Robert A. Thomas, Petitioner, v. David R. Hinson, Administrator, Federal Aviationadministration, Respondent, 74 F.3d 888 (8th Cir. 1996)

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U.S. Court of Appeals for the Eighth Circuit - 74 F.3d 888 (8th Cir. 1996) Submitted Sept. 15, 1995. Decided Jan. 26, 1996

Michael J. Pangia, Washington, DC, argued, for appellant.

Robert Vente, Washington, DC (Kathleen A. Yodice, Acting Manager, on the brief), for appellee.

Before FAGG, MAGILL, and MURPHY, Circuit Judges.

FAGG, Circuit Judge.

Robert A. Thomas petitions for review of a National Transportation Safety Board (NTSB) order suspending his airplane pilot certificate for fifteen days. We deny Thomas's petition for review.

After taking a prospective buyer on a demonstrative flight, Thomas, the president of a St. Louis air carrier company, and Guin, a company employee, piloted the aircraft back to St. Louis. The aircraft required only one pilot, but both Thomas and Guin were in the cockpit piloting the plane. According to Thomas's written statement to the Federal Aviation Administration (FAA), Guin was the flying pilot, manipulating the plane's controls, and Thomas was the nonflying pilot, communicating with air traffic control, calling the checklist and altitudes, setting the flaps, and looking for the runway. On the approach to the airport, Guin stated he was lowering the gear and moved the gear handle. Thomas saw the handle was in the down position, but did not check the gear-down indicator light to make sure the gear had actually been lowered. When the plane was near landing, Thomas noticed the gear-down indicator light was not illuminated, and directed Guin to "go around" rather than land the plane. A gear-up landing was avoided, but the aircraft's propellers scraped the runway. After pulling up and circling the airport again, the plane landed safely.

The FAA later suspended both Guin's and Thomas's pilots certificates for violating 14 C.F.R. Sec. 91.13(a), which states, "No person may operate an aircraft in a careless or reckless manner so as to endanger the life or property of another." Guin settled his case, and after a hearing, an administrative law judge (ALJ) affirmed the FAA's suspension order against Thomas. The NTSB affirmed.

In this petition for review, Thomas contends 14 C.F.R. Sec. 91.13(a) is unconstitutionally vague and ambiguous as applied to him. Thomas argues there are no duties or responsibilities for acts or omissions of a second pilot on a single-pilot aircraft, and thus, Thomas had no notice of a duty to verify that Guin had lowered the landing gear and that his failure to do so would violate Sec. 91.13(a).

A regulation is unconstitutionally vague if it fails to give a person of ordinary intelligence a reasonable opportunity to know what is prohibited. Grayned v. City of Rockford, 408 U.S. 104, 108, 92 S. Ct. 2294, 2298-99, 33 L. Ed. 2d 222 (1972); see Throckmorton v. National Transp. Safety Bd., 963 F.2d 441, 444-45 (D.C. Cir. 1992) (requiring reasonable degree of certainty about prohibited conduct). In this case, the regulation was clear enough to give Thomas notice that any careless conduct on his part was prohibited. Section 91.13(a) does not limit its reach to a pilot-in-command or a pilot who manipulates the flight controls. Administrator v. Bischoff, 2 N.T.S.B. 1013, 1014, 1974 WL 19276, at * 2 (Sept. 13, 1974). Instead, the regulation applies to any person who operates an aircraft, and Thomas does not challenge the ALJ's finding that he was actively involved in the aircraft's operation, see 14 C.F.R. Sec. 1.1 (defining "operate" as using aircraft for air navigation). The NTSB has rationally held the regulation applies to any operator who participates in, authorizes, or permits the prohibited careless operation. Bischoff, 2 N.T.S.B. at 1015, 1974 WL 19276, at * 2. Here, the NTSB could reasonably infer that Thomas participated in careless operation of the airplane. See id.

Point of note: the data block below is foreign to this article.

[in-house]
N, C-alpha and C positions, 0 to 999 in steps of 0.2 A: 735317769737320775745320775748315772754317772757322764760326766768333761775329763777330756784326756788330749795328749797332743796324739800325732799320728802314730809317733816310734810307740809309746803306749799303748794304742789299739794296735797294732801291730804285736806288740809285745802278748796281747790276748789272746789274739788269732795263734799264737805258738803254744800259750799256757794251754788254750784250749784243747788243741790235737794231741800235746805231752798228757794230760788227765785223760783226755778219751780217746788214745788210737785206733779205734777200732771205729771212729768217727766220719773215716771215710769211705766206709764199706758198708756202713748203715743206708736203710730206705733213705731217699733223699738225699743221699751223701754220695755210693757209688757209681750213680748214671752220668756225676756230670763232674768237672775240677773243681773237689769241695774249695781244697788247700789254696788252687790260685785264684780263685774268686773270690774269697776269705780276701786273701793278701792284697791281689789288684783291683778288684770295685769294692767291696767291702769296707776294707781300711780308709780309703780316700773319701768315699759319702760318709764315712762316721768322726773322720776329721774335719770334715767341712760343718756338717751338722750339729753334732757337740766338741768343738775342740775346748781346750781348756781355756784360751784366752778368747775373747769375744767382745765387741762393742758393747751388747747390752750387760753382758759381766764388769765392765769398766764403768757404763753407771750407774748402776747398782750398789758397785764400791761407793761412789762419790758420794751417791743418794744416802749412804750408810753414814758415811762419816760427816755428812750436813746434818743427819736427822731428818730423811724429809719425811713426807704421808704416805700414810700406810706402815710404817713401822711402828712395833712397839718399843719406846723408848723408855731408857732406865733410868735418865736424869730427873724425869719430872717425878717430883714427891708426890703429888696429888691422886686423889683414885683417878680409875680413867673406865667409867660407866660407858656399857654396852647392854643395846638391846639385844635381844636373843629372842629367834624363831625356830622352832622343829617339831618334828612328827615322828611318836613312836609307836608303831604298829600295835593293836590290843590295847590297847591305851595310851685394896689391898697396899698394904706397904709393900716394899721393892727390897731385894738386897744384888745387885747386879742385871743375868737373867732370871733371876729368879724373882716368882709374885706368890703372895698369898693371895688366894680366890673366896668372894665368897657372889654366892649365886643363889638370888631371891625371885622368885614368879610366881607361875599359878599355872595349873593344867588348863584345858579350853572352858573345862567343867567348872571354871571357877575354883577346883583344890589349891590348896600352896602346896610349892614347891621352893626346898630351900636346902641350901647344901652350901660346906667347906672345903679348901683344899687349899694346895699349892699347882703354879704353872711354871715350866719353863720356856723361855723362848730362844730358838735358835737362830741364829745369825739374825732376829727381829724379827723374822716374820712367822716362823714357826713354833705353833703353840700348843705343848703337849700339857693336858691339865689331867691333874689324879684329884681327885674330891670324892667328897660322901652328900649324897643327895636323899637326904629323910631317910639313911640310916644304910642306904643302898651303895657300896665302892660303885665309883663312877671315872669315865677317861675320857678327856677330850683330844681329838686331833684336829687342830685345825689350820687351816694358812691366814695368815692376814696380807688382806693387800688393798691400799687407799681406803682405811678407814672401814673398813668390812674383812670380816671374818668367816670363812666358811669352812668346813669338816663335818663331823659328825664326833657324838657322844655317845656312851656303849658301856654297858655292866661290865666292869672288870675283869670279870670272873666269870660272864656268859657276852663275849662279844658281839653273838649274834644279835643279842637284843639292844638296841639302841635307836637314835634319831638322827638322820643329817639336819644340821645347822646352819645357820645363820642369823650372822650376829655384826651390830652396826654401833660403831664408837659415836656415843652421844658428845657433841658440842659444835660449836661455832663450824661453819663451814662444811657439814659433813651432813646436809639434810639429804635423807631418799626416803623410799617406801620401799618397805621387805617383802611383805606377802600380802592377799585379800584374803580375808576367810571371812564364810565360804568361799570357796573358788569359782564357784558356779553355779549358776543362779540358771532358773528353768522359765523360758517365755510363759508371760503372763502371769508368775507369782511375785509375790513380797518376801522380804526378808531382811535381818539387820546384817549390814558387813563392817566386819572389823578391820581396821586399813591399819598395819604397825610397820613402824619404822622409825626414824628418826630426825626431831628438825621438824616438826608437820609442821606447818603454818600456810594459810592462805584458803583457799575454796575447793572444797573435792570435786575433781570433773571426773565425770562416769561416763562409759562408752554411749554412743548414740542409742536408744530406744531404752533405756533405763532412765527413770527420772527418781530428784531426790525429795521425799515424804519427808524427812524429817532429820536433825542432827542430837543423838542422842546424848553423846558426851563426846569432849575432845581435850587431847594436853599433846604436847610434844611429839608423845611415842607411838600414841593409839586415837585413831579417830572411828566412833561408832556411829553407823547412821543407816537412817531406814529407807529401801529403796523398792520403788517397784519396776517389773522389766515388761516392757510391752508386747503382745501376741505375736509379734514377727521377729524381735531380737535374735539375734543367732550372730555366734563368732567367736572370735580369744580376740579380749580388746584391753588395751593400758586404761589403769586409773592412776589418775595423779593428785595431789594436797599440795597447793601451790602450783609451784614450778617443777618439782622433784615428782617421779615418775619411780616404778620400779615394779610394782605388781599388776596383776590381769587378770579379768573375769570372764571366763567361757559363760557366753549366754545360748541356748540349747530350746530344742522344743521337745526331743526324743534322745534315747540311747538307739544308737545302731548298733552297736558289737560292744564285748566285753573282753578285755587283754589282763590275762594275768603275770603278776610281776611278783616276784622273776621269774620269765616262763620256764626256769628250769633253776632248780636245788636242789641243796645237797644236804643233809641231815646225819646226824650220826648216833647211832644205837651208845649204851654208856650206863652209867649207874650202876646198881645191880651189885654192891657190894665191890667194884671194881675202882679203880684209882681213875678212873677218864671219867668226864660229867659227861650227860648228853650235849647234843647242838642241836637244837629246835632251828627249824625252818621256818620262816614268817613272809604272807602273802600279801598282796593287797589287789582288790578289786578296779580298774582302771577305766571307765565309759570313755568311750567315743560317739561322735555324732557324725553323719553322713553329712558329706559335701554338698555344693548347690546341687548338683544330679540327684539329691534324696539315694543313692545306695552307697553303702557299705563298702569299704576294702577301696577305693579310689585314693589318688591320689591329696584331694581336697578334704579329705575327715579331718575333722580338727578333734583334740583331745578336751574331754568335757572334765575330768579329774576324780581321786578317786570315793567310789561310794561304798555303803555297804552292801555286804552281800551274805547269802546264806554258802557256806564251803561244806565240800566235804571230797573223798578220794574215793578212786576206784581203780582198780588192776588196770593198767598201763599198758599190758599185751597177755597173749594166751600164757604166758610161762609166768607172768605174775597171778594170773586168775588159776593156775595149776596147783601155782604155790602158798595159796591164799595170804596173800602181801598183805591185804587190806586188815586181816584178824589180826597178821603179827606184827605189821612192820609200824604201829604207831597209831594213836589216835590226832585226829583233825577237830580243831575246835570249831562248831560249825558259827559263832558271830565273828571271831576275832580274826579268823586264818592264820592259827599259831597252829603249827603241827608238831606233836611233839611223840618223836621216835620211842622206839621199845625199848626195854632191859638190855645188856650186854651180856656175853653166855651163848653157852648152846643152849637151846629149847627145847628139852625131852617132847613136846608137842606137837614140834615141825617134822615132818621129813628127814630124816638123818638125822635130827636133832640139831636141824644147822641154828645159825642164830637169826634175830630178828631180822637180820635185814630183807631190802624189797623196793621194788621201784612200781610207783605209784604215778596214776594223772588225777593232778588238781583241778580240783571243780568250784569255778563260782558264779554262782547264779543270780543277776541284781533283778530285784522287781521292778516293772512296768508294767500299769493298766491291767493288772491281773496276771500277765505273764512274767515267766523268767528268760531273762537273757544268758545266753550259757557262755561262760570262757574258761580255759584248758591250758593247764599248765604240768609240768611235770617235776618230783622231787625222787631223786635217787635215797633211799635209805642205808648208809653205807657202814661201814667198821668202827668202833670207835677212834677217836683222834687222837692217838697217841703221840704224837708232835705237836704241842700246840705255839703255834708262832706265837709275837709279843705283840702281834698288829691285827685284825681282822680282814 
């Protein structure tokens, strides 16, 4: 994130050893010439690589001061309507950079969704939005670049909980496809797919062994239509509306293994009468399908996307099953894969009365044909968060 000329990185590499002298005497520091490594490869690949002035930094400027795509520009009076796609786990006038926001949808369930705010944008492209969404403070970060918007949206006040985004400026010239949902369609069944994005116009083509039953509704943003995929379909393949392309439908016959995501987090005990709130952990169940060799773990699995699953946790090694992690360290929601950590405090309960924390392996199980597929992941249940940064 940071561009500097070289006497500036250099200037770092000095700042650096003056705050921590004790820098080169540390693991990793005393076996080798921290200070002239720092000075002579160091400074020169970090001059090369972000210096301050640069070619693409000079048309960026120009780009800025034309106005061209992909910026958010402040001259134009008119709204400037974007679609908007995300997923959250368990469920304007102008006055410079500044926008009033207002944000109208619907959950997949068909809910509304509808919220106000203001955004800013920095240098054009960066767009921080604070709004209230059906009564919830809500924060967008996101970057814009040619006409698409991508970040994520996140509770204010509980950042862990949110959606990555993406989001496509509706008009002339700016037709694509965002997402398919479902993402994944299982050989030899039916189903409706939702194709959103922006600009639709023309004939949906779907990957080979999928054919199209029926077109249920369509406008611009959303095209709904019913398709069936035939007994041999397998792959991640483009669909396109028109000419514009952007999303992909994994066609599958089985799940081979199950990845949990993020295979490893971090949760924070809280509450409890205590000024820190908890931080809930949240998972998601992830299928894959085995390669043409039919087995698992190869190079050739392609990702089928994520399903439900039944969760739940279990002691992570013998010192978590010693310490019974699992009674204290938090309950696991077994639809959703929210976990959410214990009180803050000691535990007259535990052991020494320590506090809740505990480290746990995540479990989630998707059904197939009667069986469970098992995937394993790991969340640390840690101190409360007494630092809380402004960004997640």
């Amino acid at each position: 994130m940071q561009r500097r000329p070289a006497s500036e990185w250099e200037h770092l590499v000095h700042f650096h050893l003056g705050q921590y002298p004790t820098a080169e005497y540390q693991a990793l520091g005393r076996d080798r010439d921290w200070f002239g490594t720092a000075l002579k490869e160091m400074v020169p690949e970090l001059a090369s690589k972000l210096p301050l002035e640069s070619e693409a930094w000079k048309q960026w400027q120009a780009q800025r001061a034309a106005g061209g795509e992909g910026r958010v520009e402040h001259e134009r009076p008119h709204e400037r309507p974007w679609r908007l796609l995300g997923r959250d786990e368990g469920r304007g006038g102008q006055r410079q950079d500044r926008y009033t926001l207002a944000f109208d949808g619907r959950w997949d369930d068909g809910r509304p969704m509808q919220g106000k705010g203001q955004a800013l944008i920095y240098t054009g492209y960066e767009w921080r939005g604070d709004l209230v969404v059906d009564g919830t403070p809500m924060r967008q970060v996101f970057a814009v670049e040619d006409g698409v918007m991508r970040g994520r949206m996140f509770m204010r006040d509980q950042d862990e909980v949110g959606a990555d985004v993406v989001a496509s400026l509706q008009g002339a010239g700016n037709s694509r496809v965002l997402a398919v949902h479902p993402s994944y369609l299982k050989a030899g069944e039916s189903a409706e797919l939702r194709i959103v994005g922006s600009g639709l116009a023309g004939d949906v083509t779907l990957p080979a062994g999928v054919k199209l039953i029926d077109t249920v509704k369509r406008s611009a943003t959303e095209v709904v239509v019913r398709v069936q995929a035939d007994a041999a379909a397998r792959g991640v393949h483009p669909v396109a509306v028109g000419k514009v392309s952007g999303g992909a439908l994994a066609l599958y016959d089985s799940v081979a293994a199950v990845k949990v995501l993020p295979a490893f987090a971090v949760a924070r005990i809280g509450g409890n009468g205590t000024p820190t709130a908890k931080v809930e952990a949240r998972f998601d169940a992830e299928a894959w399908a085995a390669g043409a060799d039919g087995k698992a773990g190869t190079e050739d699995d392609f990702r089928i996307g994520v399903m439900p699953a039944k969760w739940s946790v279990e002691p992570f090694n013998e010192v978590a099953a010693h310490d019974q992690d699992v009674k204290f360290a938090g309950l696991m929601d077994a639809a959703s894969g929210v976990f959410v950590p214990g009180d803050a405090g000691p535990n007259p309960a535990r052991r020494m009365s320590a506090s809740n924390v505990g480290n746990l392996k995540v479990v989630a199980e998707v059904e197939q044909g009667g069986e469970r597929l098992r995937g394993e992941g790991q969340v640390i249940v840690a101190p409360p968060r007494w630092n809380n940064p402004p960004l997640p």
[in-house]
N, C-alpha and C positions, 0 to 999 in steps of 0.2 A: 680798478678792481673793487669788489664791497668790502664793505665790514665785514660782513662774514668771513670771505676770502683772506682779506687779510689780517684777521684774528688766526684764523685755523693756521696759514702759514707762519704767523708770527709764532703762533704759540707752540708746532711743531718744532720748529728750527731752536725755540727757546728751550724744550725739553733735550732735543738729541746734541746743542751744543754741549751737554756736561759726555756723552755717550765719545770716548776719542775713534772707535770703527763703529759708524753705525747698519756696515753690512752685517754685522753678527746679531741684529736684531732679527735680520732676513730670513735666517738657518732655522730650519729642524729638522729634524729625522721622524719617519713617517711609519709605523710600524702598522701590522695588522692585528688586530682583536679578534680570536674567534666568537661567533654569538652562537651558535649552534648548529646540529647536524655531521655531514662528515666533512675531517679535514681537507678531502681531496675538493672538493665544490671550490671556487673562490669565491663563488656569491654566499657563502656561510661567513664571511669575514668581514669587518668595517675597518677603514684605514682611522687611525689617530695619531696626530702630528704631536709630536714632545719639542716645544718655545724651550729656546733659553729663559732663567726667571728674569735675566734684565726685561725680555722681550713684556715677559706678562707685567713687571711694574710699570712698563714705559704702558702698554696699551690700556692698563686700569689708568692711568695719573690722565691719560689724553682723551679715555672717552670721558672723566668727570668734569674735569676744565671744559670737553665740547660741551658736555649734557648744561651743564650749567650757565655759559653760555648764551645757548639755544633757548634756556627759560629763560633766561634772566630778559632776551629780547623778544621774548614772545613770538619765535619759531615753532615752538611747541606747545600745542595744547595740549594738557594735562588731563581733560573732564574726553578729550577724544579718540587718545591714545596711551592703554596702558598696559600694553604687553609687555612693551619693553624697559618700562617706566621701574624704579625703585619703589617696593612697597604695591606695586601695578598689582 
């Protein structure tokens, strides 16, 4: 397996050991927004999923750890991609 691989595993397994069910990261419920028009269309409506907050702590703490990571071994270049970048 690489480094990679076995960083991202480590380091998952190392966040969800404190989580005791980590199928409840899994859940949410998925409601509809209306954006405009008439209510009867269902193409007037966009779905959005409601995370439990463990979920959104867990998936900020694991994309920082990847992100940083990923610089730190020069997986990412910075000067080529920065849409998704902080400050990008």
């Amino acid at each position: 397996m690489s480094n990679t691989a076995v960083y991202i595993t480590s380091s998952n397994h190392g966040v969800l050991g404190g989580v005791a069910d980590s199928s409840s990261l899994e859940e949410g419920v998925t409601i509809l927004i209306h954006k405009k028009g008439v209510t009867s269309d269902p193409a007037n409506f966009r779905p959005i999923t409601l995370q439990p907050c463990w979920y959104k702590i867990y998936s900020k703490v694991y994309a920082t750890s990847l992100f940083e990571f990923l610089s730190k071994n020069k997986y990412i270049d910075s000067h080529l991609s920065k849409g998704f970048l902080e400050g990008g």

Thomas also argues that even if this was a two-pilot operation, he was entitled to rely on Guin's statement that he had lowered the landing gear. Thomas did not raise this argument before the NTSB, however, so we need not consider it. 49 U.S.C.A. Secs. 1153(b) (4), 46110(d) (West 1995). We think the argument is meritless, anyway. Contrary to Thomas's assertion, Guin did not "confirm" he lowered the gear, but merely stated he was lowering it as he moved the gear handle. In fact, Guin testified that he did not verify that the gear was lowered by checking the gear-down indicator light because standard operating procedure required Thomas, the nonflying pilot, to make the verification. The record also contradicts Thomas's assertion that he relied on Guin's statement. For these reasons, the reliance cases cited by Thomas are distinguishable from the facts of this case.

In sum, because Thomas was actively involved in the airplane's operation, he had a clear duty under Sec. 91.13(a) not to operate the airplane in a way that would endanger the life or property of another. We thus deny Thomas's petition for review.